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Professional

Golf: An exclusive gathering of US Open champs at Pebble Beach

Brooks Koepka kissed the Wanamaker Trophy after repeating as winner of the PGA Championship on Sunday. He held off a late charge by Dustin Johnson for a two-shot victory.
Brooks Koepka kissed the Wanamaker Trophy after repeating as winner of the PGA Championship on Sunday. He held off a late charge by Dustin Johnson for a two-shot victory.

PEBBLE BEACH, Calif. – The U.S. Open at Pebble Beach was an ideal time for the USGA to bring together its U.S. Open champions for a dinner, which it last did in 2013 at Merion. The attendance was overwhelming and more exclusive than any other such celebration at a dinner.

It attracted 33 of the living 36 champions, spanning 56 years of U.S. Opens – from Jack Nicklaus in 1962 at Oakmont to Brooks Koepka in 2018 at Shinnecock Hills. The only champions who couldn’t attend were Larry Nelson (1983), Fuzzy Zoeller (1984) and Raymond Floyd (1986) because of commitments that had already been scheduled or family health issues.

The Masters and the PGA Championship have a dinner for champions every year. The R&A gathers its champions when the British Open is at St. Andrews.

What made this so exclusive was that no one from the USGA staff was invited. The USGA’s top staff – its CEO, president and incoming president – hosted a reception, and then left. The dinner was co-hosted by Nicklaus and Tom Watson.

“I walked away from that dinner wishing that they did it every year,” Rory McIlroy said. “But I think it is so special that we do it every 5 or 6 years.”

McIlroy said Gary Player, who completed the Grand Slam at the U.S. Open in 1965 at Bellerive, gave a passionate speech about coming to America with no money and winning $26,000 that year.

He also listened to Lee Trevino talk about the 1981 Ryder Cup at Walton Heath. The USGA had artifacts on display from its museum, ranging from the visor Arnold Palmer threw into the air when he won at Cherry Hills in 1960 to the 1-iron Ben Hogan hit on the final hole in regulation at Merion in 1950.

McIlroy and his wife shared a table with Jordan Spieth and his wife, and Brooks Koepka and his girlfriend.

“We were obviously the young table,” McIlroy said. “We must have stayed about an hour-and-a-half after everyone else had left. We shut the place down, just chatting, and it was really, really cool.”

STAYING NEUTRAL

Rory McIlroy is keeping a gift he got after winning the Canadian Open last week under wraps while he’s in Northern California for the U.S. Open.

McIlroy was given a Toronto Raptors jersey on Sunday but knows better than to wear it this week at Pebble Beach, just a few hours away from the home of the Golden State Warriors. Toronto and Golden State are playing in the NBA Finals with the Raptors leading the best-of-seven series 3-2 heading into Game 6 tonight.

McIlroy said he appreciates the dominance of the Warriors, who have won three of the past four titles, and the atmosphere in Canada behind the Raptors. But he doesn’t want to pick sides.

“I’ll be obviously an interested onlooker this week,” he said. “And it’s a nice distraction from what we’re doing. But that Raptors jersey this week is probably staying in the suitcase.”

PAYS TO PLAY

The 16 amateurs playing in the U.S. Open this week won’t be going home completely empty-handed.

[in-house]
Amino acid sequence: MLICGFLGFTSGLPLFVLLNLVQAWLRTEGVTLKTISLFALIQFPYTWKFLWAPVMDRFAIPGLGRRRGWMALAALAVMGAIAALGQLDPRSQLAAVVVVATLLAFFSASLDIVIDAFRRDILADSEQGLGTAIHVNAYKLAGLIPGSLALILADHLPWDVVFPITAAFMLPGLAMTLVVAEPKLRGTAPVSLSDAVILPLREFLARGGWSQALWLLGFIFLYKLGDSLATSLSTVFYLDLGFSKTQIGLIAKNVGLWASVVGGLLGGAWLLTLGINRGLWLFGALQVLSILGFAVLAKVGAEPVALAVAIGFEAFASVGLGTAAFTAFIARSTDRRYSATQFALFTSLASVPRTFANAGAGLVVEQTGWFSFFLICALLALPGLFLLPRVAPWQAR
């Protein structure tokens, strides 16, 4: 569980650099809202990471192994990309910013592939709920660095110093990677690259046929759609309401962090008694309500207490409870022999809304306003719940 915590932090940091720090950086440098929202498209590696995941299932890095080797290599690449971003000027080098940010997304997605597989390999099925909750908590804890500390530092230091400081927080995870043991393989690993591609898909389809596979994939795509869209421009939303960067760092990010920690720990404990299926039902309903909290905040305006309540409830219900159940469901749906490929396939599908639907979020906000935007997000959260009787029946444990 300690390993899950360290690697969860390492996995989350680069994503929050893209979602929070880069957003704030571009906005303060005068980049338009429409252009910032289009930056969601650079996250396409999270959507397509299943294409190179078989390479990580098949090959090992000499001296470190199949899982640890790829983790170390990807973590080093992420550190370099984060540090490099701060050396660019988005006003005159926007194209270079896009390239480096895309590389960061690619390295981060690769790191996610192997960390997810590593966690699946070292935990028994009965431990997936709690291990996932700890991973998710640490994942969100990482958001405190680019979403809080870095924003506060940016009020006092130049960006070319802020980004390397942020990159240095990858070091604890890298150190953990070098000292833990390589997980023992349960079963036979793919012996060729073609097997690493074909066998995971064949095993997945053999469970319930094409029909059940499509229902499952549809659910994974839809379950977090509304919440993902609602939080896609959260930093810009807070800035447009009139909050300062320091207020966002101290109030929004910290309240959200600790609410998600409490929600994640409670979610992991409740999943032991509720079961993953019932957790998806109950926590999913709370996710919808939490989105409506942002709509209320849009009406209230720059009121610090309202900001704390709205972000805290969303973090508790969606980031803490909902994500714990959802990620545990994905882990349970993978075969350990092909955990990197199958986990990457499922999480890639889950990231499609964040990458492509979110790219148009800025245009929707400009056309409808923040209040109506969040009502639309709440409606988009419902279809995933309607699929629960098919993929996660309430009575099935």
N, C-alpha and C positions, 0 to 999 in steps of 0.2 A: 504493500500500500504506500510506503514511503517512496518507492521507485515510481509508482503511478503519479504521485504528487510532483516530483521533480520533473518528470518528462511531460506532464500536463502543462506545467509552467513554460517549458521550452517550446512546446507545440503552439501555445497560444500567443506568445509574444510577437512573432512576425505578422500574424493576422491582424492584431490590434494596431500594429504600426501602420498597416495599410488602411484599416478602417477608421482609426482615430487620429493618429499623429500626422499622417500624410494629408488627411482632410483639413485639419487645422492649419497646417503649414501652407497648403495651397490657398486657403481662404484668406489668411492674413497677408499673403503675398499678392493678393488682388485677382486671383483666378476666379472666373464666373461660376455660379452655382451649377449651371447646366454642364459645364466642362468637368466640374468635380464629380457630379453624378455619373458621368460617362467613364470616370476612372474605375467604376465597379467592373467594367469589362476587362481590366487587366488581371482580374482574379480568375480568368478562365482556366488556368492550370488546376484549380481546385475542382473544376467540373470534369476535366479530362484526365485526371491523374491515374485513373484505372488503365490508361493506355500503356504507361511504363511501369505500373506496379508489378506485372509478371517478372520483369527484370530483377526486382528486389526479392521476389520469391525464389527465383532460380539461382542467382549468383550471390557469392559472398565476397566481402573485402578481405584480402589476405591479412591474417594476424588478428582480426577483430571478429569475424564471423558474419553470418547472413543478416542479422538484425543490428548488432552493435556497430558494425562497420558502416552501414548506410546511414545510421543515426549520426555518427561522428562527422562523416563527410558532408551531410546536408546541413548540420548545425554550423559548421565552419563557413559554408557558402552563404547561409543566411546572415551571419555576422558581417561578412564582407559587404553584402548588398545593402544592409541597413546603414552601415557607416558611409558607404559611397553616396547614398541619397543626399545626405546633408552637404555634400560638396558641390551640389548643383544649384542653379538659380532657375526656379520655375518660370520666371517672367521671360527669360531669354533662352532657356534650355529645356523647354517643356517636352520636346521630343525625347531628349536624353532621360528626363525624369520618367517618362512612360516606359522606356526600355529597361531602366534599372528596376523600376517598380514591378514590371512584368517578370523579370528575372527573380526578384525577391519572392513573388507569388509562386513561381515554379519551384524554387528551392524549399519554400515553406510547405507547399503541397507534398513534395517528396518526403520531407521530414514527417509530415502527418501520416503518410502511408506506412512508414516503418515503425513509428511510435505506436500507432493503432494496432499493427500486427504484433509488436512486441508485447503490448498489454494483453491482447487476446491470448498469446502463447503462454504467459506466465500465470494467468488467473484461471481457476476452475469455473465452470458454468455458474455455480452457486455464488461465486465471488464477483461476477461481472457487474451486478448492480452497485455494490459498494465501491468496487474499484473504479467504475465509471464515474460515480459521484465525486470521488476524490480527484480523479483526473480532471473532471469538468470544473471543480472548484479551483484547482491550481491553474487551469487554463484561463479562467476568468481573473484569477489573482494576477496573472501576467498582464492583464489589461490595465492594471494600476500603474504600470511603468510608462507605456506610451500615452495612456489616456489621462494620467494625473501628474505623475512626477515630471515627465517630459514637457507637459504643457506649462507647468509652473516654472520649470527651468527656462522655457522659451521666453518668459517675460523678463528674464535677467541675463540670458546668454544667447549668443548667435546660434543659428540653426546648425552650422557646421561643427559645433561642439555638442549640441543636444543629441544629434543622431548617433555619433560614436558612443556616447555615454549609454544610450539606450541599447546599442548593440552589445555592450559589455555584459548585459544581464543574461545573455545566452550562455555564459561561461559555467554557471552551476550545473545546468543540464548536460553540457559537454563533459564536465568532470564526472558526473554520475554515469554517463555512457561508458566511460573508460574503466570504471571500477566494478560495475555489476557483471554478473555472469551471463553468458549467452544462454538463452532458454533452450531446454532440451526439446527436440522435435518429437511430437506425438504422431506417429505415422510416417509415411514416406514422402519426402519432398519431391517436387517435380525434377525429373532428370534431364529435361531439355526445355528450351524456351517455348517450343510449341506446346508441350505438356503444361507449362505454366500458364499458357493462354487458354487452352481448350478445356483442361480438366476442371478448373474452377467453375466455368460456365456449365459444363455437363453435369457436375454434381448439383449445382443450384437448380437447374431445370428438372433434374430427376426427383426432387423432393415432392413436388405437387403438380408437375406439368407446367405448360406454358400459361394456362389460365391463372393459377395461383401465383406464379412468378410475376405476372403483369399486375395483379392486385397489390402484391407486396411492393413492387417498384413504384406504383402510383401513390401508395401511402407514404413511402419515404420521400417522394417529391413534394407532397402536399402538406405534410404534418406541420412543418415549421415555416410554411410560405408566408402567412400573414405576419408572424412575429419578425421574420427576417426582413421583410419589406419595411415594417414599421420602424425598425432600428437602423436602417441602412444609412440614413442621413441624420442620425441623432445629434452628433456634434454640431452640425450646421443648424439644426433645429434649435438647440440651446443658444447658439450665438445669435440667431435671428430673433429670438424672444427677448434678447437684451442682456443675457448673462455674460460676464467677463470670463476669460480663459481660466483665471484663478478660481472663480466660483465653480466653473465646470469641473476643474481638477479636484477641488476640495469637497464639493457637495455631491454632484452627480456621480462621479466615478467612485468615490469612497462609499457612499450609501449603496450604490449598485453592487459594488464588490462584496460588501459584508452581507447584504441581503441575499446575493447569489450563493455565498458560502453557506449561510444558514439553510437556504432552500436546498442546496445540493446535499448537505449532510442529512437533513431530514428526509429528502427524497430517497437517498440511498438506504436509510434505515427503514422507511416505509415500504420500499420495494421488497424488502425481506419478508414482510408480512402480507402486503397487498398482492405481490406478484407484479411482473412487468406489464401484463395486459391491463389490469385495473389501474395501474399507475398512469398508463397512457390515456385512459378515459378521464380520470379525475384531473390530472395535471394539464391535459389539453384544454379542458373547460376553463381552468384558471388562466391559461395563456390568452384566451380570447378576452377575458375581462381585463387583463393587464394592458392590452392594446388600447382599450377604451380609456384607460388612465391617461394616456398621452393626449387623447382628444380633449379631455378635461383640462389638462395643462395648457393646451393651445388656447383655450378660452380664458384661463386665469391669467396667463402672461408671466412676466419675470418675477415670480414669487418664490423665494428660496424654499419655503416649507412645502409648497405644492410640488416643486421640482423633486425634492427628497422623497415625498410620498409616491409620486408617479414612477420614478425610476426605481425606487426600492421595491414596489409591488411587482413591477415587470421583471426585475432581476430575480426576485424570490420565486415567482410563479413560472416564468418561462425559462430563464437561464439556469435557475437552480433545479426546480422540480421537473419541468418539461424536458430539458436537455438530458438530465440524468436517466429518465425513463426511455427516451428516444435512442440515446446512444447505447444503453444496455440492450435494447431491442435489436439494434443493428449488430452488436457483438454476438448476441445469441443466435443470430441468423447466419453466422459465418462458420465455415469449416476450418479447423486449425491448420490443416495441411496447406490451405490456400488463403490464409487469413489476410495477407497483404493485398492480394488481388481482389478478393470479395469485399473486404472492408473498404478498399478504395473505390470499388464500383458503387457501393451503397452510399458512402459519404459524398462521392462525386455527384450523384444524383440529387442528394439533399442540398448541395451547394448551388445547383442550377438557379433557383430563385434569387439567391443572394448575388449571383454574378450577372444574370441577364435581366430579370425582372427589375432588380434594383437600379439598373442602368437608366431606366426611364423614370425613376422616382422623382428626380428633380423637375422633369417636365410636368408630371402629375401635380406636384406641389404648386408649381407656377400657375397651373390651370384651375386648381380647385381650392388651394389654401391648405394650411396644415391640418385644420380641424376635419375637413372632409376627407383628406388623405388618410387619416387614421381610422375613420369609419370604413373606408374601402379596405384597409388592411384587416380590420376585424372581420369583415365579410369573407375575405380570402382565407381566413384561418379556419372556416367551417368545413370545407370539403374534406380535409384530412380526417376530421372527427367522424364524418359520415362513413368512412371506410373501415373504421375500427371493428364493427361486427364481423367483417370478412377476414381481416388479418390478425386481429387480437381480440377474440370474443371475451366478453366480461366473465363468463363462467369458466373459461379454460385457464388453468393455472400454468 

For the third straight year, the USGA will reimburse amateurs for their travel expenses this week in order to ease the burden on them.

“We kind of quietly behind the scenes look at our commitment to the amateur game,” said John Bodenhamer, the senior managing director of championships for the USGA. “And that’s just something we felt was the right thing to do.”

There is a limit to the support as evidenced by the USGA response when asked whether the amateurs get to stay at The Lodge, the decadent five-star hotel at Pebble Beach.

“I tell you that’s a no,” USGA executive director Mike Davis said.

The amateurs also got to take part in a special dinner Monday night at the Cypress Point Club, where former U.S. Amateur champion Mark O’Meara delivered a message.

The USGA also will give some money to the professionals who miss the cut.

RETURN VISIT

The USGA has taken notice of the change in greens at Chambers Bay, site of the 2015 U.S. Open.

After that tournament in Washington state was marred by greens that featured fescue grass that was all but dead when the tournament started, the course has now finished its transformation to new, lush poa annua greens.

Bodenhamer took a tour of the course earlier this year to see the new greens that will be on display in 2021 for the U.S. Amateur Four-Ball Championship in 2021.

Whether that’s enough to bring the U.S. Open back to Chambers Bay in the future remains to be seen. The USGA has announced sites through 2027, when the tournament returns to Pebble Beach.

“The good part is we’ve got time to figure that out,” Bodenhamer said. “And Chambers Bay was certainly on our radar screen.”

AMATEUR RETURNS

The U.S. Open always exempts the U.S. Amateur champion and runner-up, the U.S. Mid-Amateur champion, the British Amateur champion and the U.S. Junior Amateur. It apparently isn’t a one-and-done experience.

This year features the last three Mid-Amateur champions, the event for players 25 and older.

Kevin O’Connell won the Mid-Amateur last year. Matt Parziale and Stewart Hagestad, the 2017 and 2016 Mid-Amateur champions, each made it through sectional qualifying. Parziale shared low amateur honors last year with Luis Gagne of Costa Rica, who also returned through sectional qualifying.

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